Ortiz v. Uribe

Summarized by:

  • Court: 9th Circuit Court of Appeals Archives
  • Area(s) of Law: Habeas Corpus
  • Date Filed: 11-18-2011
  • Case #: 09-55264
  • Judge(s)/Court Below: Circuit Judge Alarcón for the Court; Circuit Judges O' Scannlain and Silverman
  • Full Text Opinion

During the administration of a polygraph examination, if an examiner uses an appeal to tell the truth for his family and children to appeal to emotionalism, and does not declare that the examiner is a law enforcement officer, this does not demonstrate that the defendant's will was overborne and the confession involuntary.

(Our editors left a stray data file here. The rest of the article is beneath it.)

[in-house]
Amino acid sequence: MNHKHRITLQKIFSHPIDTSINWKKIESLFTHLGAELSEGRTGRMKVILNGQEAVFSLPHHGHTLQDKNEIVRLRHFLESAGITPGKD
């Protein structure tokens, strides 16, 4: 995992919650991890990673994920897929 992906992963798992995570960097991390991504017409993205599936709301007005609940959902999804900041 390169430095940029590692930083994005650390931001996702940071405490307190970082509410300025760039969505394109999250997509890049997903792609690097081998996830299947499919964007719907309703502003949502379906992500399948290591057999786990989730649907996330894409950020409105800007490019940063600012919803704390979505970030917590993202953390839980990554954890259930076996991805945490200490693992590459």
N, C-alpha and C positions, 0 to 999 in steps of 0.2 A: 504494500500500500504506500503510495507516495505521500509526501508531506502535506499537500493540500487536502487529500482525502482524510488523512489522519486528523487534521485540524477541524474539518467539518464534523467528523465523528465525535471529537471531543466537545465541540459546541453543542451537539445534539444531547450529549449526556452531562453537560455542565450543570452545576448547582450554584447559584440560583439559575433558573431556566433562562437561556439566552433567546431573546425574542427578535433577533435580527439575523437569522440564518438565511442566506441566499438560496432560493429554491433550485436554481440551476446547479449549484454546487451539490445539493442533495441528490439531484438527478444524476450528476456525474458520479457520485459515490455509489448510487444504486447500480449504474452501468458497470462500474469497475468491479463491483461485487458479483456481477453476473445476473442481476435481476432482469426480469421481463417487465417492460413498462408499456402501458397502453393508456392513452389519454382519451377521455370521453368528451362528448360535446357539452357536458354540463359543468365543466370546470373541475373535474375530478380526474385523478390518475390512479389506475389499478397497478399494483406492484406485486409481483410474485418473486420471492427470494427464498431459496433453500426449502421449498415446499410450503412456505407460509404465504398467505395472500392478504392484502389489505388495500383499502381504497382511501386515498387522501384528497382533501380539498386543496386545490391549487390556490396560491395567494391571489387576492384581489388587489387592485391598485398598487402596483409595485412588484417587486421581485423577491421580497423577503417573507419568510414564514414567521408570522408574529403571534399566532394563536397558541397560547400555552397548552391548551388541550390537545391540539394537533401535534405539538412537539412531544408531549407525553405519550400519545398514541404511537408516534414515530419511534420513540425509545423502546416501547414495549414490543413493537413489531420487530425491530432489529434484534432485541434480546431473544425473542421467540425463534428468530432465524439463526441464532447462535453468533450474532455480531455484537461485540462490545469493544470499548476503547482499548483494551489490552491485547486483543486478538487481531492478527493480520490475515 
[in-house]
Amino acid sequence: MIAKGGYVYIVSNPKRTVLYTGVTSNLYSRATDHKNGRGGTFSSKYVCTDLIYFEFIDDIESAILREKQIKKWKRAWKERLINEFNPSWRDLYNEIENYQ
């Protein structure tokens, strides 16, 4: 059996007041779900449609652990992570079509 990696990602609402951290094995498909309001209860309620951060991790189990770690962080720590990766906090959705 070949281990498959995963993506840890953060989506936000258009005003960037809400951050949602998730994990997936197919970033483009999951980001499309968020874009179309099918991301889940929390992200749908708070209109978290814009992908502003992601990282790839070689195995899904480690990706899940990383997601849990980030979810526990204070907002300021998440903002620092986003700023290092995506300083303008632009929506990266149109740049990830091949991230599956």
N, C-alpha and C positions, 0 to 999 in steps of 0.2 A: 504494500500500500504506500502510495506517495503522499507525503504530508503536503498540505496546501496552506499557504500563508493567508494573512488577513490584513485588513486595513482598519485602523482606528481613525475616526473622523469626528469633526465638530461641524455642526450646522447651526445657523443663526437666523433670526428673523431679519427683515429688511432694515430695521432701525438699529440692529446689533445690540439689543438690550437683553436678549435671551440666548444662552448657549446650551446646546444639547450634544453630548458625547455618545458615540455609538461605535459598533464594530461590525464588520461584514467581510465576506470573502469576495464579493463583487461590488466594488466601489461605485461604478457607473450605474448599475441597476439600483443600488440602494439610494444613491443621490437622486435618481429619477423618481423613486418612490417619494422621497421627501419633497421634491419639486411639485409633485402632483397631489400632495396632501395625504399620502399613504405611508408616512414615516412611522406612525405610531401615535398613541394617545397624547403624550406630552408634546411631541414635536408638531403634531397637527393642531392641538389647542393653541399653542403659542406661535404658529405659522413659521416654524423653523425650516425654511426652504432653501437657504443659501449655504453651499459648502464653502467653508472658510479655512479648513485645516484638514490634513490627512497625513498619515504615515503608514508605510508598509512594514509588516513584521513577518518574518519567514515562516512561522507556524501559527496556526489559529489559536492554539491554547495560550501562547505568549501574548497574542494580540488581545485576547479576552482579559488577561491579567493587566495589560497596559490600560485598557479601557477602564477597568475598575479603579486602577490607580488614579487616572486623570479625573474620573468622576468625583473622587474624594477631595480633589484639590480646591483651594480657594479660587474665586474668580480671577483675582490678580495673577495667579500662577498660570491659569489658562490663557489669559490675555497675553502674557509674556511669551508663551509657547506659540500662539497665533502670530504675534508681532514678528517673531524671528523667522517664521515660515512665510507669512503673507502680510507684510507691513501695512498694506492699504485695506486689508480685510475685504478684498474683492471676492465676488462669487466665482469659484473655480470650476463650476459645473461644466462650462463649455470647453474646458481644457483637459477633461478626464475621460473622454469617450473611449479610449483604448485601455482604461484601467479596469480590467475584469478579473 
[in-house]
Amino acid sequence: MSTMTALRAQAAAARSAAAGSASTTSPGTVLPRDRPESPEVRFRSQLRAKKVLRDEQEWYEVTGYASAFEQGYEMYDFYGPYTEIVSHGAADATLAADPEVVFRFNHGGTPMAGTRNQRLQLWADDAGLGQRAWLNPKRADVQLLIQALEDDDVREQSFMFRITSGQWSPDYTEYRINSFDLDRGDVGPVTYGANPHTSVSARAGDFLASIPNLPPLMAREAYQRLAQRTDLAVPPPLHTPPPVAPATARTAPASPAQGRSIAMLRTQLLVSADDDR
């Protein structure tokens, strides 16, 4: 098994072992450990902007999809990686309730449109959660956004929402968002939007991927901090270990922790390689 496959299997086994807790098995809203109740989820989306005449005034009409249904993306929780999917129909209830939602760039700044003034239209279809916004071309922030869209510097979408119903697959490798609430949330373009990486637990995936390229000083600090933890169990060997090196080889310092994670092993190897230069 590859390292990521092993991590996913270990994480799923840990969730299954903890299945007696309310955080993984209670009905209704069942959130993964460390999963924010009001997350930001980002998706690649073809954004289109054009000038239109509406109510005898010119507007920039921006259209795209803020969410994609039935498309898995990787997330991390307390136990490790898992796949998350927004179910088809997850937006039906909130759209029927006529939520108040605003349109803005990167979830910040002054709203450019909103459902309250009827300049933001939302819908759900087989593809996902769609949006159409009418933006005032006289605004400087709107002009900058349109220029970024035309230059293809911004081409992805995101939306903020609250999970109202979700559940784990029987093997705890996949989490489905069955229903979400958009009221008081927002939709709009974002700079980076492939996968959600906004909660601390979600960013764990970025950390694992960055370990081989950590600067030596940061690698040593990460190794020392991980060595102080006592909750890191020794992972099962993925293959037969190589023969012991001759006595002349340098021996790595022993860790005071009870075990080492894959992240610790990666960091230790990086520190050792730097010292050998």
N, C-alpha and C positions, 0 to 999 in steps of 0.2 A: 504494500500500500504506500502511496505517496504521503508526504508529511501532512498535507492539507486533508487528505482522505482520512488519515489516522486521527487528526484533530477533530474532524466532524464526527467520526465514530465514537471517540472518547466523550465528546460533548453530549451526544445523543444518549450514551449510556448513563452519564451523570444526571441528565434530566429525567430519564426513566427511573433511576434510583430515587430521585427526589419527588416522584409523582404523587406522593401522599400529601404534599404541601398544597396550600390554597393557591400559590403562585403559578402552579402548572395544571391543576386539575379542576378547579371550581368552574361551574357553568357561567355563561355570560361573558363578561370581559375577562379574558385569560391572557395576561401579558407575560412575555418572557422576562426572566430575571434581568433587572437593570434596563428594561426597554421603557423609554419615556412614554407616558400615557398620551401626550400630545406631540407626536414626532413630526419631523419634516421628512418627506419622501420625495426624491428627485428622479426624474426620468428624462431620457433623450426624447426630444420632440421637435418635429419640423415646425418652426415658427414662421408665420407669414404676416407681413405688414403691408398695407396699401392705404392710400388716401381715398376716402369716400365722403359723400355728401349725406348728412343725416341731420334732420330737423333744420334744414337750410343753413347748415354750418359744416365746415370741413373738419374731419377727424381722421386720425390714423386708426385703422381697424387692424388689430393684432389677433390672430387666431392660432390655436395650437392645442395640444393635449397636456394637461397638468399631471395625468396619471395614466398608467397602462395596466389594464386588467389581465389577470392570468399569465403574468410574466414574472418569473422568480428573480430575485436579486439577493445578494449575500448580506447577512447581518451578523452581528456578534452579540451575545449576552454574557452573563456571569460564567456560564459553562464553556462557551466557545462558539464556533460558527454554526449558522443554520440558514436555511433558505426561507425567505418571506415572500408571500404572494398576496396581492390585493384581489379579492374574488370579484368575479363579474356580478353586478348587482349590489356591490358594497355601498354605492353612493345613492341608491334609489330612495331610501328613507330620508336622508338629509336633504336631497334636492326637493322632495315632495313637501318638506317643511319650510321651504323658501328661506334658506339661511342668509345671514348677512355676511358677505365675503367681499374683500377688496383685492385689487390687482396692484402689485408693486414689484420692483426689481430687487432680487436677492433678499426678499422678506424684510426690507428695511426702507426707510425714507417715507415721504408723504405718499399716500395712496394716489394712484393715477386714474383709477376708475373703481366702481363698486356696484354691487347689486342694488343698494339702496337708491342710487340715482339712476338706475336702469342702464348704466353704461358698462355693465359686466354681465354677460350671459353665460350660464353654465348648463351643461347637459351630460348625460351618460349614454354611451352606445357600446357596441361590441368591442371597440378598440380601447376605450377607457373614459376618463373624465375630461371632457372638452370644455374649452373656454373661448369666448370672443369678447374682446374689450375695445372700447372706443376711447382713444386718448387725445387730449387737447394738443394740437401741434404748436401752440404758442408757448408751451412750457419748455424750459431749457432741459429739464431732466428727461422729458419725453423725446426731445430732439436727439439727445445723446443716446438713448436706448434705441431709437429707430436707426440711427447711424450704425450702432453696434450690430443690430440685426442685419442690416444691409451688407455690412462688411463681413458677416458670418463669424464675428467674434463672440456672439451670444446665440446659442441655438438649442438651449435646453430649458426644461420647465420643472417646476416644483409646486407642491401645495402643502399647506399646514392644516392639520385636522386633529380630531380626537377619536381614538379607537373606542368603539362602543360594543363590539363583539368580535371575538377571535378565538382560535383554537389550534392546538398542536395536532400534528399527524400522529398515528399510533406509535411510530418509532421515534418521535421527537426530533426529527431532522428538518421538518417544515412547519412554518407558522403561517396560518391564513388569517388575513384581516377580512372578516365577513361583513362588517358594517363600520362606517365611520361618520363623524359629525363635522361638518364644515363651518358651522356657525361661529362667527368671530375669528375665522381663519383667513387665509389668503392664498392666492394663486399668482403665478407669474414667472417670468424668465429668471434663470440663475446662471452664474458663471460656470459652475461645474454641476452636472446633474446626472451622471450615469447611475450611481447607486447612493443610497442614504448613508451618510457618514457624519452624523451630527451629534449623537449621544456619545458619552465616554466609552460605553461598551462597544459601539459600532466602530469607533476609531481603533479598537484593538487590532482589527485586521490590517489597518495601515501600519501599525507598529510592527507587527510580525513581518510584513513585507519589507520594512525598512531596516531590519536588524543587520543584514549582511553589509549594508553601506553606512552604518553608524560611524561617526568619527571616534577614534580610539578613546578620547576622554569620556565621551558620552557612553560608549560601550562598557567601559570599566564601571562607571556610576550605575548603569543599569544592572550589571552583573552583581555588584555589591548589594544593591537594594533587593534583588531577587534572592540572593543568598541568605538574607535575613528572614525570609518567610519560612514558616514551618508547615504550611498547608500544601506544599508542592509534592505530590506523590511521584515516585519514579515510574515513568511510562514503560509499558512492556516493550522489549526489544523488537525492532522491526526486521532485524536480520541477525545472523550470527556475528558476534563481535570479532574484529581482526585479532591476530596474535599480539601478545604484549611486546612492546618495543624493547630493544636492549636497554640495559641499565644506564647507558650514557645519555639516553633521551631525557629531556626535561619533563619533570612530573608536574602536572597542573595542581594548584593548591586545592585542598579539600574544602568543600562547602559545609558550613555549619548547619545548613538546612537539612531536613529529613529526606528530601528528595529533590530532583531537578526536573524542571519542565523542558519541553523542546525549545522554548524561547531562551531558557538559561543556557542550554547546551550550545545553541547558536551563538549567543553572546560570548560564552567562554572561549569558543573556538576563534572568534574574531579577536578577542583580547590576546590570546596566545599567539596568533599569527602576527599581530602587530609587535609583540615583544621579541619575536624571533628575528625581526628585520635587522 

In 1997, a Robert Chen was killed from three gunshots wounds during a carjacking. David Fernando Ortiz was implicated along with two others for this incident. Ortiz voluntarily went with law enforcement to the police station for questioning. Ortiz was informed of and waived his Miranda rights during a recorded interview. Additionally, Ortiz agreed to and took a polygraph exam. Detective Cardwell administered the polygraph. During this time Cardwell did not state she was a sheriff's deputy, and used tactics to psychologically appeal to Ortiz's conscience. During the polygraph test, Ortiz admitted to shooting the victim twice, and was charged and convicted of murder, car jacking, kidnapping, and second degree robbery. Ortiz appealed alleging the trial court erred in denying his motion to suppress his confession, but the California Court of Appeal disagreed and affirmed his conviction. Ortiz filed a petition for a writ of habeas corpus claiming that admission of his confession violated his due process rights under the Fifth and Fourteenth Amendments. The district court denied his petition stating that based on the totality of the circumstances, there was no suggestion that Ortiz's will was overborne. Ortiz appealed under 28 U.S.C. § 2254. He asserts that his confession was given involuntary, based on Cardwell's maternal role during the interview, the concealment of her identity as a police officer, implicit promises of leniency and morally appealing to his family obligation. The Court found that under the Antiterrorism and Effective Death Penalty Act, a writ for habeas corpus should not be granted unless the claim resulted in a decision contrary to clearly established Federal Law, as decided by the U.S. Supreme Court. The Court held that the totality of the circumstances did not demonstrate that Ortiz's will was overcome and his confessions were made voluntarily. AFFIRMED.

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